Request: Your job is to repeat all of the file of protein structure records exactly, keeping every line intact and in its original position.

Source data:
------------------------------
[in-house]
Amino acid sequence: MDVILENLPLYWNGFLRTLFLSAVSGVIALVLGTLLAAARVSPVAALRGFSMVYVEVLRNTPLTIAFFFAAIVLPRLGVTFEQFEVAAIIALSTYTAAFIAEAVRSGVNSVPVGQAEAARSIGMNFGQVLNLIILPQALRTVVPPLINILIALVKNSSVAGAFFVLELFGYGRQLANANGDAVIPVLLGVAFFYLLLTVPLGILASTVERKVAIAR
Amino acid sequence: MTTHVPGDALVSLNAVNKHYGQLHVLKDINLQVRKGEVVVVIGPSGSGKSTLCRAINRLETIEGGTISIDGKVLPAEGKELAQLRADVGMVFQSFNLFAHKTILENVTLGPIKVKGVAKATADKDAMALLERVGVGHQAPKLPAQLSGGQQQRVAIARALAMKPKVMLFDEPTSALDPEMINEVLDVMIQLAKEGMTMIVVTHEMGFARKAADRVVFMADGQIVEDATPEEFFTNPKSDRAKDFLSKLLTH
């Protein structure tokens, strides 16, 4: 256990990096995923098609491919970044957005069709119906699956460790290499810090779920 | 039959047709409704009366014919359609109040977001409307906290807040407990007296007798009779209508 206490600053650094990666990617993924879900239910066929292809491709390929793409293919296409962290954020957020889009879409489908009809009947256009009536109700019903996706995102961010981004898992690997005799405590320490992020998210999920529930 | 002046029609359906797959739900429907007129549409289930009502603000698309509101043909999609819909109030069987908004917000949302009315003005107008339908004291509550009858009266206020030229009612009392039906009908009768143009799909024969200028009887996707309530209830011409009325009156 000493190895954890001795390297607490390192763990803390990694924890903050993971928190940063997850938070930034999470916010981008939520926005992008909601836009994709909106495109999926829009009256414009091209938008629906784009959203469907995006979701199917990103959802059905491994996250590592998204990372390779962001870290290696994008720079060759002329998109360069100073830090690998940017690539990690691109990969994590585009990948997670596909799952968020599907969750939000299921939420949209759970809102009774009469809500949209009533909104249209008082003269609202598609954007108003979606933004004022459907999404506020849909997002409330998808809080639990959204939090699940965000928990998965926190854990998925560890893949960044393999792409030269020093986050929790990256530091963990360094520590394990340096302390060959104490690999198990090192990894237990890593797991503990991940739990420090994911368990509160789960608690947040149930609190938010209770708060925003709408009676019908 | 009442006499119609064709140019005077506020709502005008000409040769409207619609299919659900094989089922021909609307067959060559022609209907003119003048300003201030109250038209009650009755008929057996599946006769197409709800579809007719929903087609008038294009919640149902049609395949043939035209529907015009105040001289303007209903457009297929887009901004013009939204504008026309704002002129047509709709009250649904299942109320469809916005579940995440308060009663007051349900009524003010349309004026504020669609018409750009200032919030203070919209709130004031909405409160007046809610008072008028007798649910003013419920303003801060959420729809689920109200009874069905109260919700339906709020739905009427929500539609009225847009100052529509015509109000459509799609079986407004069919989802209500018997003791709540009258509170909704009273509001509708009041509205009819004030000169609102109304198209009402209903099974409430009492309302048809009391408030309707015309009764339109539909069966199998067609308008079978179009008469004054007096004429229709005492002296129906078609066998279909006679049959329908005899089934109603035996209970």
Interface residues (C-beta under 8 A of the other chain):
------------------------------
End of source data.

[in-house]
Amino acid sequence: MDVILENLPLYWNGFLRTLFLSAVSGVIALVLGTLLAAARVSPVAALRGFSMVYVEVLRNTPLTIAFFFAAIVLPRLGVTFEQFEVAAIIALSTYTAAFIAEAVRSGVNSVPVGQAEAARSIGMNFGQVLNLIILPQALRTVVPPLINILIALVKNSSVAGAFFVLELFGYGRQLANANGDAVIPVLLGVAFFYLLLTVPLGILASTVERKVAIAR
Amino acid sequence: MTTHVPGDALVSLNAVNKHYGQLHVLKDINLQVRKGEVVVVIGPSGSGKSTLCRAINRLETIEGGTISIDGKVLPAEGKELAQLRADVGMVFQSFNLFAHKTILENVTLGPIKVKGVAKATADKDAMALLERVGVGHQAPKLPAQLSGGQQQRVAIARALAMKPKVMLFDEPTSALDPEMINEVLDVMIQLAKEGMTMIVVTHEMGFARKAADRVVFMADGQIVEDATPEEFFTNPKSDRAKDFLSKLLTH
């Protein structure tokens, strides 16, 4: 256990990096995923098609491919970044957005069709119906699956460790290499810090779920 | 039959047709409704009366014919359609109040977001409307906290807040407990007296007798009779209508 206490600053650094990666990617993924879900239910066929292809491709390929793409293919296409962290954020957020889009879409489908009809009947256009009536109700019903996706995102961010981004898992690997005799405590320490992020998210999920529930 | 002046029609359906797959739900429907007129549409289930009502603000698309509101043909999609819909109030069987908004917000949302009315003005107008339908004291509550009858009266206020030229009612009392039906009908009768143009799909024969200028009887996707309530209830011409009325009156 000493190895954890001795390297607490390192763990803390990694924890903050993971928190940063997850938070930034999470916010981008939520926005992008909601836009994709909106495109999926829009009256414009091209938008629906784009959203469907995006979701199917990103959802059905491994996250590592998204990372390779962001870290290696994008720079060759002329998109360069100073830090690998940017690539990690691109990969994590585009990948997670596909799952968020599907969750939000299921939420949209759970809102009774009469809500949209009533909104249209008082003269609202598609954007108003979606933004004022459907999404506020849909997002409330998808809080639990959204939090699940965000928990998965926190854990998925560890893949960044393999792409030269020093986050929790990256530091963990360094520590394990340096302390060959104490690999198990090192990894237990890593797991503990991940739990420090994911368990509160789960608690947040149930609190938010209770708060925003709408009676019908 | 009442006499119609064709140019005077506020709502005008000409040769409207619609299919659900094989089922021909609307067959060559022609209907003119003048300003201030109250038209009650009755008929057996599946006769197409709800579809007719929903087609008038294009919640149902049609395949043939035209529907015009105040001289303007209903457009297929887009901004013009939204504008026309704002002129047509709709009250649904299942109320469809916005579940995440308060009663007051349900009524003010349309004026504020669609018409750009200032919030203070919209709130004031909405409160007046809610008072008028007798649910003013419920303003801060959420729809689920109200009874069905109260919700339906709020739905009427929500539609009225847009100052529509015509109000459509799609079986407004069919989802209500018997003791709540009258509170909704009273509001509708009041509205009819004030000169609102109304198209009402209903099974409430009492309302048809009391408030309707015309009764339109539909069966199998067609308008079978179009008469004054007096004429229709005492002296129906078609066998279909006679049959329908005899089934109603035996209970």
Interface residues (C-beta under 8 A of the other chain):